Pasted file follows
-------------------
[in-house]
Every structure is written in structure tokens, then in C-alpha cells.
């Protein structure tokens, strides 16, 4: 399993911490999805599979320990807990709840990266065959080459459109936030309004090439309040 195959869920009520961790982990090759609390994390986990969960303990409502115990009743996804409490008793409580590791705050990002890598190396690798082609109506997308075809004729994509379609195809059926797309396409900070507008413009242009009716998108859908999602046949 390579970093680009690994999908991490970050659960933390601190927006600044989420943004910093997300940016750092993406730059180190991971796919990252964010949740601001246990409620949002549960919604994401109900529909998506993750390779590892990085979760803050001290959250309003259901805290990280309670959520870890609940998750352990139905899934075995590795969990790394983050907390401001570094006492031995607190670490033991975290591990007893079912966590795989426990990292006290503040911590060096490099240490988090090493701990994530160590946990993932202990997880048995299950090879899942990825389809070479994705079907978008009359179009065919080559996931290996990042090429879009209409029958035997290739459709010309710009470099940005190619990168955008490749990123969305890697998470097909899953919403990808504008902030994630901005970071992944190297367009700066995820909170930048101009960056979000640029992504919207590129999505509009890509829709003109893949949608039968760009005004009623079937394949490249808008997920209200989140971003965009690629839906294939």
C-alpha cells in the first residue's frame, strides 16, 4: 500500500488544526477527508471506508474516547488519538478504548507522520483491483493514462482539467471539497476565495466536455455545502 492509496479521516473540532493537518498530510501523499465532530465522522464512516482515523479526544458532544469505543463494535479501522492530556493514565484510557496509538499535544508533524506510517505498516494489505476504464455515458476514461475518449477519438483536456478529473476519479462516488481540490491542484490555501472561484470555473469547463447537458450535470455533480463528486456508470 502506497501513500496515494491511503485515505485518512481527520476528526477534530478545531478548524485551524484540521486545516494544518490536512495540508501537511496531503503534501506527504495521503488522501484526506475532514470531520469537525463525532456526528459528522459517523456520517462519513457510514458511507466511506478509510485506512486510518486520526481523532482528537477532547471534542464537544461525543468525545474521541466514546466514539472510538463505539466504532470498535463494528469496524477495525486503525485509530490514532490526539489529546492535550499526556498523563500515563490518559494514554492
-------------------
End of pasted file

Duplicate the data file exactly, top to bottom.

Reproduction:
[in-house]
Every structure is written in structure tokens, then in C-alpha cells.
């Protein structure tokens, strides 16, 4: 399993911490999805599979320990807990709840990266065959080459459109936030309004090439309040 195959869920009520961790982990090759609390994390986990969960303990409502115990009743996804409490008793409580590791705050990002890598190396690798082609109506997308075809004729994509379609195809059926797309396409900070507008413009242009009716998108859908999602046949 390579970093680009690994999908991490970050659960933390601190927006600044989420943004910093997300940016750092993406730059180190991971796919990252964010949740601001246990409620949002549960919604994401109900529909998506993750390779590892990085979760803050001290959250309003259901805290990280309670959520870890609940998750352990139905899934075995590795969990790394983050907390401001570094006492031995607190670490033991975290591990007893079912966590795989426990990292006290503040911590060096490099240490988090090493701990994530160590946990993932202990997880048995299950090879899942990825389809070479994705079907978008009359179009065919080559996931290996990042090429879009209409029958035997290739459709010309710009470099940005190619990168955008490749990123969305890697998470097909899953919403990808504008902030994630901005970071992944190297367009700066995820909170930048101009960056979000640029992504919207590129999505509009890509829709003109893949949608039968760009005004009623079937394949490249808008997920209200989140971003965009690629839906294939």
C-alpha cells in the first residue's frame, strides 16, 4: 500500500488544526477527508471506508474516547488519538478504548507522520483491483493514462482539467471539497476565495466536455455545502 492509496479521516473540532493537518498530510501523499465532530465522522464512516482515523479526544458532544469505543463494535479501522492530556493514565484510557496509538499535544508533524506510517505498516494489505476504464455515458476514461475518449477519438483536456478529473476519479462516488481540490491542484490555501472561484470555473469547463447537458450535470455533480463528486456508470 502506497501513500496515494491511503485515505485518512481527520476528526477534530478545531478548524485551524484540521486545516494544518490536512495540508501537511496531503503534501506527504495521503488522501484526506475532514470531520469537525463525532456526528459528522459517523456520517462519513457510514458511507466511506478509510485506512486510518486520526481523532482528537477532547471534542464537544461525543468525545474521541466514546466514539472510538463505539466504532470498535463494528469496524477495525486503525485509530490514532490526539489529546492535550499526556498523563500515563490518559494514554492